31 May 1996

Putting backbone into input system

VISITORS to Velcourts Arable Event at George Farm, Stamford, Lincs, will notice several changes this year.

It is not just the name that has changed, explains technical director, Keith Norman. A new format has been devised for crop inputs. Gone is the old budget system, to be replaced by one based on managed inputs.

The backbone treatment uses inputs which he considers are right for both site and season. The 12 wheat varieties under this regime have so far received two autumn insecticides, a trace element and a fungicide spray, followed this spring with a three-way growth regulator split and three fungicide applications up to third-node (GS33).

Further planned applications include more growth regulation when the flag leaf is just visible, and fungicide and insecticide when it has emerged and again on the ears. Low rates of fungicide have been used in the early stages, with half rates employed at main timings.

Other plots have received the same treatment minus growth regulator, others 80kg/ha (64 units/acre) less nitrogen, mainly to answer criticisms from some quarters that the standard rate is too high for the brashy site. "If you want a crop to perform here, you have to feed it," says Mr Norman.

Two other variations have been included. In one, fungicide has been applied to the "foot and flag" only, the other to the flag leaf only. "This means that, through a process of elimination, we can see what contribution various inputs make on different varieties to the final yield."

Barley changes

Barley varieties have been changed to reflect the increasing popularity of malting types both in the winter and spring crop. Ten winter varieties are being compared under two systems at two different seed rates.

Two nitrogen levels are also being used, of 175 and 120kg/ha (140 and 96 units/acre). "Breeders reckon with a lot of these new varieties you can push more nitrogen without putting grain nitrogen at risk. If we can do that, we have the best of both worlds," says Mr Norman.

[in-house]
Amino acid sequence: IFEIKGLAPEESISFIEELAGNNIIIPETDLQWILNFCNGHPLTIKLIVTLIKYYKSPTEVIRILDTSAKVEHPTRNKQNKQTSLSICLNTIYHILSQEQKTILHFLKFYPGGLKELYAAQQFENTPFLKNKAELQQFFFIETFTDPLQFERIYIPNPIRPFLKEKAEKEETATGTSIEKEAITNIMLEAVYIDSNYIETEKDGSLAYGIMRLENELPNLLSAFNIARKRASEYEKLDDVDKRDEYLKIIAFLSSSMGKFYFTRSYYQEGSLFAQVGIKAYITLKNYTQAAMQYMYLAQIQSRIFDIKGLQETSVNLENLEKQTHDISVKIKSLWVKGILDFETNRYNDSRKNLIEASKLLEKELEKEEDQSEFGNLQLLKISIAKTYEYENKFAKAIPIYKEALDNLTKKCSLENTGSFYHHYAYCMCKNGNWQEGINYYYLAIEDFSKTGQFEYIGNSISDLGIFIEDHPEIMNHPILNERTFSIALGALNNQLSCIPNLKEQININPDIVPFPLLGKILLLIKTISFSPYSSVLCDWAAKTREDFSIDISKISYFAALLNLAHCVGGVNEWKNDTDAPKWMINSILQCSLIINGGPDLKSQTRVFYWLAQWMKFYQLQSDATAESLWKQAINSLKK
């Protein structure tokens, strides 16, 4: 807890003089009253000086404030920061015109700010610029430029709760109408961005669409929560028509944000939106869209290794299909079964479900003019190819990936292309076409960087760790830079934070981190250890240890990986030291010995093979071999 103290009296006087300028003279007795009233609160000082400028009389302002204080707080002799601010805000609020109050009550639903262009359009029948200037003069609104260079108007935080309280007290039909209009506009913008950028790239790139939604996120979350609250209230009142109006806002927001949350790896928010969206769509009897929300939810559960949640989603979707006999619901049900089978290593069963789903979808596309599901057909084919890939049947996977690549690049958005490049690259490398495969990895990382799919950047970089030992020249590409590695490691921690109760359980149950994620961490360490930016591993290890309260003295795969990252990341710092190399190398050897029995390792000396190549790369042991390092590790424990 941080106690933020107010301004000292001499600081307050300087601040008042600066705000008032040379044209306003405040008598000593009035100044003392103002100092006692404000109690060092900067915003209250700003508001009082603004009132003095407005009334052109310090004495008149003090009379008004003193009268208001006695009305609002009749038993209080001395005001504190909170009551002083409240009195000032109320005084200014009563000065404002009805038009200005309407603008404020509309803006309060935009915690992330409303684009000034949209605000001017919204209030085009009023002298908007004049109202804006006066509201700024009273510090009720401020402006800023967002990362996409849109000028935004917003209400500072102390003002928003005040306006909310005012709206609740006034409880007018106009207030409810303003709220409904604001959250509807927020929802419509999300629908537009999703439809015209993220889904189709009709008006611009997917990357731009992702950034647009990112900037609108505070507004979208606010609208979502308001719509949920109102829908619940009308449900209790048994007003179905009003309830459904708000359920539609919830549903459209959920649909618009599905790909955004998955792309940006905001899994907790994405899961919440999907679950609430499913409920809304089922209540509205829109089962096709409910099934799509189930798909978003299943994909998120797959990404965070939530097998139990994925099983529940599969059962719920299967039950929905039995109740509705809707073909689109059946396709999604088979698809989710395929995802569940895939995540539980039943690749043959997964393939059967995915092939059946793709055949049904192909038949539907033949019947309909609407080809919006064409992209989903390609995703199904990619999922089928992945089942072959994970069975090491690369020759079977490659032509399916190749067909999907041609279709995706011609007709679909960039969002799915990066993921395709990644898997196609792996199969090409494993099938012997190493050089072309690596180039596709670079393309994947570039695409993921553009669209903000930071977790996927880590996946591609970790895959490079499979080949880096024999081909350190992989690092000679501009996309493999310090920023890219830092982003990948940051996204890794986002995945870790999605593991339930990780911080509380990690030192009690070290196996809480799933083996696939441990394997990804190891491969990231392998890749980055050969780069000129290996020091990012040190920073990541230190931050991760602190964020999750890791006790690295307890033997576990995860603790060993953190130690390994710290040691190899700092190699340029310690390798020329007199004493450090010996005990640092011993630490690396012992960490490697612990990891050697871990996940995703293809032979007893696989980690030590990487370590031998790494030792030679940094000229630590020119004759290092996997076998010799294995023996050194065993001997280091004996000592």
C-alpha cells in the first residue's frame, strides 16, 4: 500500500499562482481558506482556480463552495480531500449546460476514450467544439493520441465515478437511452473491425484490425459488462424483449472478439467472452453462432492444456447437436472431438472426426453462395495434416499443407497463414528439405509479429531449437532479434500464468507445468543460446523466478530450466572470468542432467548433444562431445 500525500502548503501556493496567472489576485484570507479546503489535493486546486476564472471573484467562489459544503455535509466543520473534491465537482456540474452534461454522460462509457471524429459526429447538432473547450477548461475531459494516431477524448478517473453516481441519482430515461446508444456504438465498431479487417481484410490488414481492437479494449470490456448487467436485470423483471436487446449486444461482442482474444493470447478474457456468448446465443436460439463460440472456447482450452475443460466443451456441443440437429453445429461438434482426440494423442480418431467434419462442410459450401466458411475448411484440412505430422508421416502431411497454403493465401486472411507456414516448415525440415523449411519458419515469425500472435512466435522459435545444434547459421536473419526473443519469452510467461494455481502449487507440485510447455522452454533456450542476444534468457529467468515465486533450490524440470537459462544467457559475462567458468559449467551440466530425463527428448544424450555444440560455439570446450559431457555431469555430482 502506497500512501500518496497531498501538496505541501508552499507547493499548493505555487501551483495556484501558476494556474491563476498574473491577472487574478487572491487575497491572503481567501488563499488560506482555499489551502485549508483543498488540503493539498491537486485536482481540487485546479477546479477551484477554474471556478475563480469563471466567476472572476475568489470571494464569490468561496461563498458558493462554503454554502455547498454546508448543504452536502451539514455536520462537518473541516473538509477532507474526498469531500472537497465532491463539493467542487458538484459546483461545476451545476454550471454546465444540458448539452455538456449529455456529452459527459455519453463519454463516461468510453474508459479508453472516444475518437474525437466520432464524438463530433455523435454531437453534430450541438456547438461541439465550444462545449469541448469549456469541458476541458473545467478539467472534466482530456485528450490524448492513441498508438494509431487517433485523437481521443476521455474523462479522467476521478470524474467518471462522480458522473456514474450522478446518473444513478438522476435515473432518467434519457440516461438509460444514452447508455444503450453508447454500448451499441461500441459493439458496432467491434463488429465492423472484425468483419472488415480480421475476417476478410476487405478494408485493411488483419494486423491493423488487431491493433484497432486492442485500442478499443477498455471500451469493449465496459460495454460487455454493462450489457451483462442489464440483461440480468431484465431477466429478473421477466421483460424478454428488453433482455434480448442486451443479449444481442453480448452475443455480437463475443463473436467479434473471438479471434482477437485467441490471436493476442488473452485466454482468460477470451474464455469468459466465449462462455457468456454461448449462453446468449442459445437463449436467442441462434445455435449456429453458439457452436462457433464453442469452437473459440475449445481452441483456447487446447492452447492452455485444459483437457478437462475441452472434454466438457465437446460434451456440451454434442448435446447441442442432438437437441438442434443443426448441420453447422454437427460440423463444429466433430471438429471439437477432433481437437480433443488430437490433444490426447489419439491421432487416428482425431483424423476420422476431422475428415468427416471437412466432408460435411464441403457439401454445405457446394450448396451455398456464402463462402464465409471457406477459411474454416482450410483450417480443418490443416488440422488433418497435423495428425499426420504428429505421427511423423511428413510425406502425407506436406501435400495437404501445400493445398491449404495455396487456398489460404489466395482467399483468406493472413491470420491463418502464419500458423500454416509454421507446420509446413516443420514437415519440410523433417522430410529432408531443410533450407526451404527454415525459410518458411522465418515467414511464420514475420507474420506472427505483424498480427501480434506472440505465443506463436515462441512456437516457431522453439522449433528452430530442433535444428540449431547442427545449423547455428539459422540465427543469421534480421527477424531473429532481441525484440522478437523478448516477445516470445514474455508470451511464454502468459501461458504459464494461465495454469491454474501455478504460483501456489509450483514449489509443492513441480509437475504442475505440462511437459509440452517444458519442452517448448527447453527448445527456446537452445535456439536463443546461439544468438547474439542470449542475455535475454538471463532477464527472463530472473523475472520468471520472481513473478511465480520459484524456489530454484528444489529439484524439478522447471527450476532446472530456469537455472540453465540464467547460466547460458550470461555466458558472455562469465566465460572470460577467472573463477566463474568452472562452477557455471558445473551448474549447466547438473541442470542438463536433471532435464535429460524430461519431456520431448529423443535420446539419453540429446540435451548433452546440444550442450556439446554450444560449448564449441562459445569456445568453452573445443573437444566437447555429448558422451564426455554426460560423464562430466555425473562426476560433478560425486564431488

Also new this year is a "mirror image" winter and spring linseed and pulse demonstration. One of the three winter linseeds has already been written off. Bolas suffered a "disaster", says Mr Norman. Near complete plant loss contrasts strongly with Arctica and Oliver, which lost about 25% of plants.

Other changes include a wheat drilling date trial, with plots sown on Sept 1, Oct 1 and Nov 1. Three different seed rates of 125, 250 and 375/sq m were used at each timing. Later-drilled plots are struggling, especially at low seed rates. "It is real evidence that late drilling, especially on brashy soils, does not work," says Mr Norman.


&#8226 Demonstration of new wheats.

&#8226 Five HGCA "Research in Action" topics in wheat; three in OSR.

&#8226 Winter oilseed rape trials.

&#8226 Establishment/seed rate demo.

&#8226 Biotechnology and precision farming seminars.

&#8226 Date – June 25-26, 1996.

Velcourts Keith Norman and Matthew Smallwood contemplate disease control in winter oilseed rape – one feature at this years demonstration.